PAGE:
One way to see this is to ask yourself how you would categorize the same work were it found to occur “in the head” as part of the neural processing of, say, an alien species. If you’d then have no hesitation in counting the activity as genuine (though non-conscious) cognitive activity, then perhaps it is only some kind of bio-envelope prejudice that stops you counting the same work, when reliably performed outside the head, as a genuine element in your own mental processing?


Many people I speak to are perfectly happy with the idea that an implanted piece of non-biological equipment, interfaced to the brain by some kind of directly wired connection, would count (assuming all went well) as providing material support for some of their own cognitive processing. Just as we embrace cochlear implants as genuine but non-biological elements in a sensory circuit, so we might embrace “silicon neurons” performing complex operations as elements in some future form of cognitive repair. But when the emphasis shifts from repair to extension, and from implants with wired interfacing to “explants” with wire-free communication, intuitions sometimes shift. That shift, I want to argue, is unjustified. If we can repair a cognitive function by the use of non-biological circuitry, then we can extend and alter cognitive functions that way too. And if a wired interface is acceptable, then, at least in principle, a wire-free interface (such as links your brain to your notepad, BlackBerry or iPhone) must be acceptable too. What counts is the flow and alteration of information, not the medium through which it moves.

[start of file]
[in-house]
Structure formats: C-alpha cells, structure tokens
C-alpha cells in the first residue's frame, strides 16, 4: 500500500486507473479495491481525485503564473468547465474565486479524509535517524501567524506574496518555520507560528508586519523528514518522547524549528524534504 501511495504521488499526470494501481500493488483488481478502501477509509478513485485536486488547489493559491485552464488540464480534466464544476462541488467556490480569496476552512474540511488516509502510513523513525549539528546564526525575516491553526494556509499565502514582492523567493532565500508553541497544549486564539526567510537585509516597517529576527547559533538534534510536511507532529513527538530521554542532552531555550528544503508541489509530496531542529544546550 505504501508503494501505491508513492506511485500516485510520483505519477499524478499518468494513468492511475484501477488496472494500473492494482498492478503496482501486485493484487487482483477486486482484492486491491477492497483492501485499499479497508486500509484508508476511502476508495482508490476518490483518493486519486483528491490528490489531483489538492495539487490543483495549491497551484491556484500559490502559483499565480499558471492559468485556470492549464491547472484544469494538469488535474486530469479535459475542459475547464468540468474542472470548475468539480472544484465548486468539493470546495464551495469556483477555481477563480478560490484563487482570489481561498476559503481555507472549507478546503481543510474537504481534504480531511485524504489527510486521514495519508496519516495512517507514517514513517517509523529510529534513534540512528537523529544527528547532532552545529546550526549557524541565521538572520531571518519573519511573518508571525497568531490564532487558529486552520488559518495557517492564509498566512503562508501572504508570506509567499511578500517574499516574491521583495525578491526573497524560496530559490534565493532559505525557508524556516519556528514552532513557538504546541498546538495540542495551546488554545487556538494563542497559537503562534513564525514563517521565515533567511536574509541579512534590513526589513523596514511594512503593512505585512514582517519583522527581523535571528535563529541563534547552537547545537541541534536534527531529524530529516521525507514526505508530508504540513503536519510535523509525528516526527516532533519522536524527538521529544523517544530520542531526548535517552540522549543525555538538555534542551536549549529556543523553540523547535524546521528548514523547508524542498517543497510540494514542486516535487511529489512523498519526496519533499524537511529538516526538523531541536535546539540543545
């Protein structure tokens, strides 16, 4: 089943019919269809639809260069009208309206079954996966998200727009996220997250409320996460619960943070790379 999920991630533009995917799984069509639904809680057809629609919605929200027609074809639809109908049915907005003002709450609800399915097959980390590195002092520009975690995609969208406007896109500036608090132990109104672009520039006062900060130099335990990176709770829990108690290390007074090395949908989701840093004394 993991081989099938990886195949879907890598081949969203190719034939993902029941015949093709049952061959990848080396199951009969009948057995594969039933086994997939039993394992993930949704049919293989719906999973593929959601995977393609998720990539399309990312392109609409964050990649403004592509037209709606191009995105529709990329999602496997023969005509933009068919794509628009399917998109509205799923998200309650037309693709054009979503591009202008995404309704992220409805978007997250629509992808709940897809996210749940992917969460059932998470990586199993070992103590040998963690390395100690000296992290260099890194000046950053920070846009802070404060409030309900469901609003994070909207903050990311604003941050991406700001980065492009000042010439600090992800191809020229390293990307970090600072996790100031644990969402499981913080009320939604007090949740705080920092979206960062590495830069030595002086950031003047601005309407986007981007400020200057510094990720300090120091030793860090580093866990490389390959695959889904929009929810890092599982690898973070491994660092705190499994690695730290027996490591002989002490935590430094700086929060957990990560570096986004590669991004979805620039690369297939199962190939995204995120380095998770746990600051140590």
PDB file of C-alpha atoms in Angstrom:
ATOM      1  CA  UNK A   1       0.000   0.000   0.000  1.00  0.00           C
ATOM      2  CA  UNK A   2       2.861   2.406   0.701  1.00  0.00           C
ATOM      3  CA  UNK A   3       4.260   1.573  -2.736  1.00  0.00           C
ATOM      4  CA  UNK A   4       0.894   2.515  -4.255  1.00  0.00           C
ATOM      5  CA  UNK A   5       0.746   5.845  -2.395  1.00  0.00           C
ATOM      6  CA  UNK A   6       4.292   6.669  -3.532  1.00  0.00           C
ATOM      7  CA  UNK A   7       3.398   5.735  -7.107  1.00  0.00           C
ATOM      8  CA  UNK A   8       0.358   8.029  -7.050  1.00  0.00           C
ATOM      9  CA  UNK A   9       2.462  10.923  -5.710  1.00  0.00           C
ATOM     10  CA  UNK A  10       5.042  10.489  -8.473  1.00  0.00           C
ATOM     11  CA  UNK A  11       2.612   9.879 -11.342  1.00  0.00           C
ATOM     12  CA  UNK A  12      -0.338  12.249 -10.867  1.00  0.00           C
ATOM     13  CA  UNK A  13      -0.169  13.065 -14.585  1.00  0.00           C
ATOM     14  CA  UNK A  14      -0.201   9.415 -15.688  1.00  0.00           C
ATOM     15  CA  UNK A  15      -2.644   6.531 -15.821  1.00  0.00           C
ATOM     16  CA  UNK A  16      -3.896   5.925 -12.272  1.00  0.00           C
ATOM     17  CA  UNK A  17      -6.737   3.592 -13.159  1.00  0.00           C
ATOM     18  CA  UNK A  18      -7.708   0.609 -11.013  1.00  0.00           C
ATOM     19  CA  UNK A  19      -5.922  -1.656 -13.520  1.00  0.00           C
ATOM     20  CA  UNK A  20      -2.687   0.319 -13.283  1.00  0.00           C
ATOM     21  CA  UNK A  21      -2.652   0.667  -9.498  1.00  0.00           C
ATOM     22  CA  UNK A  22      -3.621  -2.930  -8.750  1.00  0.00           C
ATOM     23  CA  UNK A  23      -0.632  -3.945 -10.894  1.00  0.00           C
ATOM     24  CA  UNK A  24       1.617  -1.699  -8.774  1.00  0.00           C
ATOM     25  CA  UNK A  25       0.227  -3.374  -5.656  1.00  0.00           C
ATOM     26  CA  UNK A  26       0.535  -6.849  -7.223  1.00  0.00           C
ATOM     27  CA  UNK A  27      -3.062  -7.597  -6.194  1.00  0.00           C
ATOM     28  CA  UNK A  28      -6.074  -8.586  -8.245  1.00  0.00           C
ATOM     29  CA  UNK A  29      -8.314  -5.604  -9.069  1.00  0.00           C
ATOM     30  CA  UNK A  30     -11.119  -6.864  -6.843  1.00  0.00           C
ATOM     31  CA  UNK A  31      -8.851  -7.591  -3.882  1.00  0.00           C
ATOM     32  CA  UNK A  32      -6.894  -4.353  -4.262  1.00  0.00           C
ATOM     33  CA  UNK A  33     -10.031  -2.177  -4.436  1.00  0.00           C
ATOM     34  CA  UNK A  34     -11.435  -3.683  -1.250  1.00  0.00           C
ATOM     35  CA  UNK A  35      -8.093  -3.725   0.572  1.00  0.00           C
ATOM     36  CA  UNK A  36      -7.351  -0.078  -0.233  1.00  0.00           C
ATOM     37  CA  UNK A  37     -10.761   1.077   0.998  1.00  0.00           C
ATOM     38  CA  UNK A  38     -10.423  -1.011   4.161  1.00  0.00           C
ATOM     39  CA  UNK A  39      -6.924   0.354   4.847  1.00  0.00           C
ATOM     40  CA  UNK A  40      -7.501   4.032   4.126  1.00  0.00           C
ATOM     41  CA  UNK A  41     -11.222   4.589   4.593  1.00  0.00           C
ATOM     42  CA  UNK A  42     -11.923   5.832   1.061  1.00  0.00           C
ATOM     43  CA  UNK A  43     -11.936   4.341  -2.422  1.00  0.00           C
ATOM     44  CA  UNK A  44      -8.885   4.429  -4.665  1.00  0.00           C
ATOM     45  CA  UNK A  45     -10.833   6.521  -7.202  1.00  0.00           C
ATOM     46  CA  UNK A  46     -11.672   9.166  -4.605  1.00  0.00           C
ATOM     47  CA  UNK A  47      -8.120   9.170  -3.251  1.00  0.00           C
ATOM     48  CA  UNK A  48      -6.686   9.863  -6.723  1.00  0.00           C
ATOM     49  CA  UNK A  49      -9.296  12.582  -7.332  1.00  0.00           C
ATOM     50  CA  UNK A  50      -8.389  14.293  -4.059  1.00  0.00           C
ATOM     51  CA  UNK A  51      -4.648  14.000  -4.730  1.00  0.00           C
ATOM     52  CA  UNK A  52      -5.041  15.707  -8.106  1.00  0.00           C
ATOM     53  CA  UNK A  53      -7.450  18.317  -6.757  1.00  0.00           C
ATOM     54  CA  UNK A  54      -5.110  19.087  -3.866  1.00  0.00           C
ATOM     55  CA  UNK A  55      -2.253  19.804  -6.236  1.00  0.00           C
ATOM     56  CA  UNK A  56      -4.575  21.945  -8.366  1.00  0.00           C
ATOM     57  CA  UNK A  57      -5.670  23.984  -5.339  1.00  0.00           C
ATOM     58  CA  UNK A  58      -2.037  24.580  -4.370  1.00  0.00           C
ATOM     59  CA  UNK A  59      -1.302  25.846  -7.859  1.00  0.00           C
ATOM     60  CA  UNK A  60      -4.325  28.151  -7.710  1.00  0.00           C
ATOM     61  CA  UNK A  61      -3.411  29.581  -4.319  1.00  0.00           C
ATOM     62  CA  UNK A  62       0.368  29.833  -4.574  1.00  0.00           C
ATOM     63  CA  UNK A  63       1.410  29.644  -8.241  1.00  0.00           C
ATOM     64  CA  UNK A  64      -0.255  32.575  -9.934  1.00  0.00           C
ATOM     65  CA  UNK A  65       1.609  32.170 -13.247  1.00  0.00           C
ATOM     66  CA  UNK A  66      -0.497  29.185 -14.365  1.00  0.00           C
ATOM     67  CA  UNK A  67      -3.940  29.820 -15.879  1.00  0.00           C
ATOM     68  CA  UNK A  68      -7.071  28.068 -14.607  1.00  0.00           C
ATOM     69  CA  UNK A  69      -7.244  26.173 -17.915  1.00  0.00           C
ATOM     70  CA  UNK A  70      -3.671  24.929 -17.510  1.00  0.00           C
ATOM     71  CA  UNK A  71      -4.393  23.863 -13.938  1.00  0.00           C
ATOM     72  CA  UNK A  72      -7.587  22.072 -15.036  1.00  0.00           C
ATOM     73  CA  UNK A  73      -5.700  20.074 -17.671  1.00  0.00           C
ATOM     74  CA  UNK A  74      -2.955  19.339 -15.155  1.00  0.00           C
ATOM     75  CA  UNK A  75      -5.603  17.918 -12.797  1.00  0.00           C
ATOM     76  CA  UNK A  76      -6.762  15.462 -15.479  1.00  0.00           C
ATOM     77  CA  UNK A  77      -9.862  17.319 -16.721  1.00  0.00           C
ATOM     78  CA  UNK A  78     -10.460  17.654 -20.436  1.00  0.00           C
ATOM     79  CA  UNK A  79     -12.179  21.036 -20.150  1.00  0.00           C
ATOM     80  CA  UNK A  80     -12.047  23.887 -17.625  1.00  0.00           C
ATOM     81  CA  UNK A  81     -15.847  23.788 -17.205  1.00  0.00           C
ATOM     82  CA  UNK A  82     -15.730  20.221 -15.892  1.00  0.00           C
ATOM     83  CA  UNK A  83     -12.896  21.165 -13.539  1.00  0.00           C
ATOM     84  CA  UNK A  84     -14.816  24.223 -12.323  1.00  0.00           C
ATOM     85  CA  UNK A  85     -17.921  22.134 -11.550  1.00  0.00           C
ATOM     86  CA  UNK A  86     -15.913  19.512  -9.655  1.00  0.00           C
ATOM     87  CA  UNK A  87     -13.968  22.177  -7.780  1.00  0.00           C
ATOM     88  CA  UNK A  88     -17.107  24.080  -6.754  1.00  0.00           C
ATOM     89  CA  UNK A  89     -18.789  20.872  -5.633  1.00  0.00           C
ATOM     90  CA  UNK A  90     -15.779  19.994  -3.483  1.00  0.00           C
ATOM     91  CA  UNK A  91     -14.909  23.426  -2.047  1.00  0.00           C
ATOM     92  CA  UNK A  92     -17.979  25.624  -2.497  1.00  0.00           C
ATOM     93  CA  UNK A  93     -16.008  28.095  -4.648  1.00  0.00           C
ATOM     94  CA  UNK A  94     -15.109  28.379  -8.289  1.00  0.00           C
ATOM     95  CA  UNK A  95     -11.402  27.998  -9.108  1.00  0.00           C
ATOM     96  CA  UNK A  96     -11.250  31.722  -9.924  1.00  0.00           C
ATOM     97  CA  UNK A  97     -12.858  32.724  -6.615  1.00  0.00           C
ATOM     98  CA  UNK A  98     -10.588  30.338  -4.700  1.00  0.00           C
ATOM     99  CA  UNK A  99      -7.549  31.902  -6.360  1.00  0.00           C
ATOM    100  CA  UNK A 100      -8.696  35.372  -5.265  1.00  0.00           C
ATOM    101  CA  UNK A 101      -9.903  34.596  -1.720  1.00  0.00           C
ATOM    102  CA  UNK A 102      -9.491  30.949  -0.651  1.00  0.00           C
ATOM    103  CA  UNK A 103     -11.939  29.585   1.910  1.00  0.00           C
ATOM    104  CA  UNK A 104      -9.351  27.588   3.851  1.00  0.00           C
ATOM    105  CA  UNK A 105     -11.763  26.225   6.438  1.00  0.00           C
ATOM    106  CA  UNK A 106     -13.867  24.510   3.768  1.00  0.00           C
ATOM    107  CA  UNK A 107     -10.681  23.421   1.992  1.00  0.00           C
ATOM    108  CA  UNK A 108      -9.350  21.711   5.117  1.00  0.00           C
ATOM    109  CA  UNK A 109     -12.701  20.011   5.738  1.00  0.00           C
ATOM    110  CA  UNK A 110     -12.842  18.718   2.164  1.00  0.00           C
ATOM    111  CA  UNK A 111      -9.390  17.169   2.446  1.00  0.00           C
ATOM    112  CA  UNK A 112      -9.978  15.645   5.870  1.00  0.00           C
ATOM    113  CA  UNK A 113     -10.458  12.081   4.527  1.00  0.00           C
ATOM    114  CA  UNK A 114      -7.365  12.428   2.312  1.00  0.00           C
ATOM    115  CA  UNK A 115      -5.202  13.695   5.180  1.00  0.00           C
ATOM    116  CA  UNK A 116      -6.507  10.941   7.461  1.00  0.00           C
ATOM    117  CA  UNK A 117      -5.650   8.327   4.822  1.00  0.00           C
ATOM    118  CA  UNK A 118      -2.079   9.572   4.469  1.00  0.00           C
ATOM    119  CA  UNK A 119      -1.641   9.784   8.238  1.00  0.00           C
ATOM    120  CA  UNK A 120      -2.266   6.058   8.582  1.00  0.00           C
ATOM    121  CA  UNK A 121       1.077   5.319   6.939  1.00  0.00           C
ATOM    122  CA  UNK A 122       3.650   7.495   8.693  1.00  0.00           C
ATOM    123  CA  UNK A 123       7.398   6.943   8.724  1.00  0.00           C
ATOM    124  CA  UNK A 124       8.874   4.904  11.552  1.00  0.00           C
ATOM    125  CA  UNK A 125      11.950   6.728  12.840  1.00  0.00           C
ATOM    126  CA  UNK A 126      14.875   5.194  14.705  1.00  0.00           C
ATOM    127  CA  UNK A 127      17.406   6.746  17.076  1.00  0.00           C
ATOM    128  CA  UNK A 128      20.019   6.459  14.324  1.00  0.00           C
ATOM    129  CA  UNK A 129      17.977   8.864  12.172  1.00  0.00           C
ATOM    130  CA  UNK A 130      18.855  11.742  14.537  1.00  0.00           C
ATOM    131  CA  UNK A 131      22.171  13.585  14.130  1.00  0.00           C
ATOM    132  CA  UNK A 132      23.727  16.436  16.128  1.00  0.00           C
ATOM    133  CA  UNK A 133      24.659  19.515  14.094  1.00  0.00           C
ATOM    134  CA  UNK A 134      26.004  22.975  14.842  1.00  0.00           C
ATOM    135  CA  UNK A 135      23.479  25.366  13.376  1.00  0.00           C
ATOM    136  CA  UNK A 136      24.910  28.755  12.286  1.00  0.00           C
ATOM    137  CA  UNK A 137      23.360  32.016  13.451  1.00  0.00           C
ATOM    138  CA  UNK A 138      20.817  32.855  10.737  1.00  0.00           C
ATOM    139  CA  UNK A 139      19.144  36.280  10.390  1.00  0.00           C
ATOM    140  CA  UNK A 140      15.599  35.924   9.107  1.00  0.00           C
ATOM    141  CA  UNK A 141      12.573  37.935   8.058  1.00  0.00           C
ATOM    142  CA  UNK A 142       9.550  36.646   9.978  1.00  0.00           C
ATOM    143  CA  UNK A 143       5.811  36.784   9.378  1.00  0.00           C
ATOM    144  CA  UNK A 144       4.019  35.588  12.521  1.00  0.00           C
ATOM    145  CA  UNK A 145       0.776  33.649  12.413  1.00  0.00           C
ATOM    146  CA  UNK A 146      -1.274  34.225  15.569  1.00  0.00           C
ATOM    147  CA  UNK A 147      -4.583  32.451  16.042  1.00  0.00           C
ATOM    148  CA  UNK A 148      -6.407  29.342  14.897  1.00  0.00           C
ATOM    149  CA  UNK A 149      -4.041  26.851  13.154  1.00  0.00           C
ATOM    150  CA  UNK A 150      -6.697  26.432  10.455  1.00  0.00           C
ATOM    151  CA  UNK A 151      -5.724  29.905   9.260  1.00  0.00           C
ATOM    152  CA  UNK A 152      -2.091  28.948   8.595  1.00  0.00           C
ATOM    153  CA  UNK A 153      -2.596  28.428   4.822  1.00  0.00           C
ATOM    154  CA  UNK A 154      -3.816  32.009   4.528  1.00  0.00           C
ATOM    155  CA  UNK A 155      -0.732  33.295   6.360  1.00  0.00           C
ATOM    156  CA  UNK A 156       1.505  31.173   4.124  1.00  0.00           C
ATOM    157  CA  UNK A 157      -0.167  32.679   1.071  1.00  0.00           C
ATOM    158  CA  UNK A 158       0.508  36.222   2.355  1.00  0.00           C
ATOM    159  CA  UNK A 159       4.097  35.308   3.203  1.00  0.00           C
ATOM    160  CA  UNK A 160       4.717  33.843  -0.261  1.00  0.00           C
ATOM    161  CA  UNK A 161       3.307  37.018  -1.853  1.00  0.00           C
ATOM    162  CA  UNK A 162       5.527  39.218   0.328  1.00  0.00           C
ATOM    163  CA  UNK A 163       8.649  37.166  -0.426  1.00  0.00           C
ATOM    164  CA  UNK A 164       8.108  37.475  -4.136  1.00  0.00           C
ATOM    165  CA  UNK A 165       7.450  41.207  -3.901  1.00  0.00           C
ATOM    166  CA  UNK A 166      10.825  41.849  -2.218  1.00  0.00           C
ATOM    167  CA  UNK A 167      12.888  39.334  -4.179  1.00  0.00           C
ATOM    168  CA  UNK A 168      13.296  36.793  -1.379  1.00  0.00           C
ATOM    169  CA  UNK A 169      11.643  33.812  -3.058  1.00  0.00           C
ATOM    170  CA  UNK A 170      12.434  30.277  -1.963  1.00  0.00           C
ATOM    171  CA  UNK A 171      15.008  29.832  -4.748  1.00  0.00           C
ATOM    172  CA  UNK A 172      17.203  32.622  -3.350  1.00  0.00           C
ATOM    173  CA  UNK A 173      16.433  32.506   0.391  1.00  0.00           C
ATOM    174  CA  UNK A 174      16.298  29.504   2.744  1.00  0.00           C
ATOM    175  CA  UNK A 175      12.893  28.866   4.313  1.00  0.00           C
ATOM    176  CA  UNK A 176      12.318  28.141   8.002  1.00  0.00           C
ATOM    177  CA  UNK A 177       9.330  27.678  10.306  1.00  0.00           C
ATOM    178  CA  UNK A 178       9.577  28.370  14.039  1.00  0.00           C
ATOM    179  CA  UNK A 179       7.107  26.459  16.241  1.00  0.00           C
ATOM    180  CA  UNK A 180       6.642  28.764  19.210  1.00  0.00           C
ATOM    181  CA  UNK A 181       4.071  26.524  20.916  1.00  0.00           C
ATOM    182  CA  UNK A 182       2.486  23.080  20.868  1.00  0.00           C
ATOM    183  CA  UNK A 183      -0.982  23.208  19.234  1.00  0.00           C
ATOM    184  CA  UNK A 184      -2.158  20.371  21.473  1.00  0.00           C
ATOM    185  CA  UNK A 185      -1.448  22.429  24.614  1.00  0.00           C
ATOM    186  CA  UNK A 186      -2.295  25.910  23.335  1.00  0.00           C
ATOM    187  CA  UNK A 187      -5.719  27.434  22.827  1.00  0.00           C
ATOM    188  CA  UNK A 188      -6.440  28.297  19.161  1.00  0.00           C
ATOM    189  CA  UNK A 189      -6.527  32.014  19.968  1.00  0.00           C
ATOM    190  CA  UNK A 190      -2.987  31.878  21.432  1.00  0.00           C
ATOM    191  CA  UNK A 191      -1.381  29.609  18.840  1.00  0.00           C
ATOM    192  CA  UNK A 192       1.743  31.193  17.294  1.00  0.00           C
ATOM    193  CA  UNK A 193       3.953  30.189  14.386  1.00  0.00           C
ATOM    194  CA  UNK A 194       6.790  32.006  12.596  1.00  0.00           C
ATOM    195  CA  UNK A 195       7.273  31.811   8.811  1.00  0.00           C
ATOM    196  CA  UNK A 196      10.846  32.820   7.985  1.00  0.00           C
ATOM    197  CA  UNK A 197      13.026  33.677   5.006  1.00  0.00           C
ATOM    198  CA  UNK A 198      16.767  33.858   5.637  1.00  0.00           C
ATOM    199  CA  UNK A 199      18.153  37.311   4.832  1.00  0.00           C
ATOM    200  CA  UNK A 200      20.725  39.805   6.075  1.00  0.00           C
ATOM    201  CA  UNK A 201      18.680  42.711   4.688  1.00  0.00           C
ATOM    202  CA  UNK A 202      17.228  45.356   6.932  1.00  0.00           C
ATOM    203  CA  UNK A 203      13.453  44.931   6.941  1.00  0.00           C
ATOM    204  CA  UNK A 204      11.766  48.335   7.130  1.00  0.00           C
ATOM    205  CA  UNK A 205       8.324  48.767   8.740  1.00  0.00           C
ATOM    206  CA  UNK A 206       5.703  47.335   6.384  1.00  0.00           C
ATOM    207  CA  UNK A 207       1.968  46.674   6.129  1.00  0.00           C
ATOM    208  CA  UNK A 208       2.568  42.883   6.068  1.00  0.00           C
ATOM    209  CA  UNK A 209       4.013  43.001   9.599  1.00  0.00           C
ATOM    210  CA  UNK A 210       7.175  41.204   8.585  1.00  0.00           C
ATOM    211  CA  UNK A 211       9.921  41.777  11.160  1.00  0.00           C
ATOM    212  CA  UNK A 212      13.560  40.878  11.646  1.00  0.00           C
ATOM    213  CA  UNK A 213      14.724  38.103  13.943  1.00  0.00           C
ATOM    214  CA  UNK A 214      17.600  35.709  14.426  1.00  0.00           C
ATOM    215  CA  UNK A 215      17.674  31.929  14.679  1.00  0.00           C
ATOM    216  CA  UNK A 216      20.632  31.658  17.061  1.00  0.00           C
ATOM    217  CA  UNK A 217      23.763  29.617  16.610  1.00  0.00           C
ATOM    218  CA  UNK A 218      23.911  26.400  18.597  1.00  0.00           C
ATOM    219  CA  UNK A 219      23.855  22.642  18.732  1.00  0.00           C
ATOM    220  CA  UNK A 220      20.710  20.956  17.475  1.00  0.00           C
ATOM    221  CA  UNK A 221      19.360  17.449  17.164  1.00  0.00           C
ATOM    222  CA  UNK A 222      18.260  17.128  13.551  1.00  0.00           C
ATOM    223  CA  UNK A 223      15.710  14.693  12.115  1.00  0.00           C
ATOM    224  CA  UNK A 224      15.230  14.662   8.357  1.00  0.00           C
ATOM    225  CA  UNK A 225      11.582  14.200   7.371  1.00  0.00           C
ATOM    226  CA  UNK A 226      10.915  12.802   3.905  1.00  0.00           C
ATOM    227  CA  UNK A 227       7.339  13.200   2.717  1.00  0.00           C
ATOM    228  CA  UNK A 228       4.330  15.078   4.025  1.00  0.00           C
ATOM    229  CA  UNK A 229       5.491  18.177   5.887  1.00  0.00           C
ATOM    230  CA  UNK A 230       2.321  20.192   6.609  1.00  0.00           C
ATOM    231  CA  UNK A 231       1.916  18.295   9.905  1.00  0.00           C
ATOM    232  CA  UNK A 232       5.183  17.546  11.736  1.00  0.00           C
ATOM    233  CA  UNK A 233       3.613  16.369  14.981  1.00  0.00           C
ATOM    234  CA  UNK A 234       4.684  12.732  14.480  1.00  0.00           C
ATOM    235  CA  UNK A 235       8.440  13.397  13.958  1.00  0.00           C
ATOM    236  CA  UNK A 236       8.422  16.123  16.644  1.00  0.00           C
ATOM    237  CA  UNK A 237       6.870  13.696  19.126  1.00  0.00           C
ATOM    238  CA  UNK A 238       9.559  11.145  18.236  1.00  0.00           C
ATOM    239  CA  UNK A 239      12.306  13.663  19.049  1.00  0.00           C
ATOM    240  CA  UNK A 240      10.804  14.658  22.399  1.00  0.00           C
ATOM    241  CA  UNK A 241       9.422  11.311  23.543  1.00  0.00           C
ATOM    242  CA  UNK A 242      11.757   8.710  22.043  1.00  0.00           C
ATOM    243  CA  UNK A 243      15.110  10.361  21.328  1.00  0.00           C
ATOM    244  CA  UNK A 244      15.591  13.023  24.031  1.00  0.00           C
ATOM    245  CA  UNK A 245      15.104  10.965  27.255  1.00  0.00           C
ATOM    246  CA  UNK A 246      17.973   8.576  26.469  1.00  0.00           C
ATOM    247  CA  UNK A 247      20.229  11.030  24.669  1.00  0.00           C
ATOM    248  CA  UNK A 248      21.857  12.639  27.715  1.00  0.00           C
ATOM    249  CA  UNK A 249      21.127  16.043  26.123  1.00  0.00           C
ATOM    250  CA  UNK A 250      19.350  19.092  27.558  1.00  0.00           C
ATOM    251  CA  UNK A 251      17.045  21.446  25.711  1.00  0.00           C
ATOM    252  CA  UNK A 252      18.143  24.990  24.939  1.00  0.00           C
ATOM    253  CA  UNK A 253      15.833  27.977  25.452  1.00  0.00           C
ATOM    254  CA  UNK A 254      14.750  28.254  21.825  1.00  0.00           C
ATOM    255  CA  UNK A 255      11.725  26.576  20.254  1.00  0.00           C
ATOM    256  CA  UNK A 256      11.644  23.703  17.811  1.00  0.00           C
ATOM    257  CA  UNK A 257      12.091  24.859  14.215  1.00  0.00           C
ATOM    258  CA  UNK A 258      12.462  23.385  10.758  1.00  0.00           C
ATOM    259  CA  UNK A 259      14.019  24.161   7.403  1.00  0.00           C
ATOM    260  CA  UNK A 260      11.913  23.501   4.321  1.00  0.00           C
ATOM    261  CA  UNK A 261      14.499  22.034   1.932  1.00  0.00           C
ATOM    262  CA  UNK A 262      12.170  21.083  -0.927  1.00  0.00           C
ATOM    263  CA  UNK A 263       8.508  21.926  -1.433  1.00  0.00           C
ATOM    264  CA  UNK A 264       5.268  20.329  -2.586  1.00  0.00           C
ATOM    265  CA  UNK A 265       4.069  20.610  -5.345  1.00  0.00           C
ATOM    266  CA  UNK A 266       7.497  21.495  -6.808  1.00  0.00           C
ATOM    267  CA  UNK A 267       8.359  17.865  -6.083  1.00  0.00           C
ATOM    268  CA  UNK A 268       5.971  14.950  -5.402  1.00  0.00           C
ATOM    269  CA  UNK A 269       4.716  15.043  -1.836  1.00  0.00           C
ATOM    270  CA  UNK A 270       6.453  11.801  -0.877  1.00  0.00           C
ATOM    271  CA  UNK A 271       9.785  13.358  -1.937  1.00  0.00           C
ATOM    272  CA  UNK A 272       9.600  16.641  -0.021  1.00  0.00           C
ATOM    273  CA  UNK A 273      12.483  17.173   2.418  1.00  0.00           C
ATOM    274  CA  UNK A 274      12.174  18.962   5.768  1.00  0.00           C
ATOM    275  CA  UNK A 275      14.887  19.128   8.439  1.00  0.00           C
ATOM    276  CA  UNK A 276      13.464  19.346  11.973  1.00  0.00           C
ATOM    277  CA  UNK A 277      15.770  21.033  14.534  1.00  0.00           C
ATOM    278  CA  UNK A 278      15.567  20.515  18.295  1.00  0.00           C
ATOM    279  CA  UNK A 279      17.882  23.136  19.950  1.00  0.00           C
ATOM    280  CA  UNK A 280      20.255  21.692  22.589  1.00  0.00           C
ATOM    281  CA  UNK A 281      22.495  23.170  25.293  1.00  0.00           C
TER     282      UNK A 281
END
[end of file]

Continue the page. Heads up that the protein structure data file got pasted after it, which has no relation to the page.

Lots of useful ideas in there for anyone working on a new cyborg manifesto, I reckon… and some interesting implications for the standard suite of human rights, once you start counting outboard hardware as part of the mind. (E.g. depriving someone of their handheld device becomes similar to blindfolding or other forms of sensory deprivation.)

[ * Not really. Well, actually, I dunno; you can try and convince me. Y’know, if you like. Whatever. Ooooh, LOLcats! ]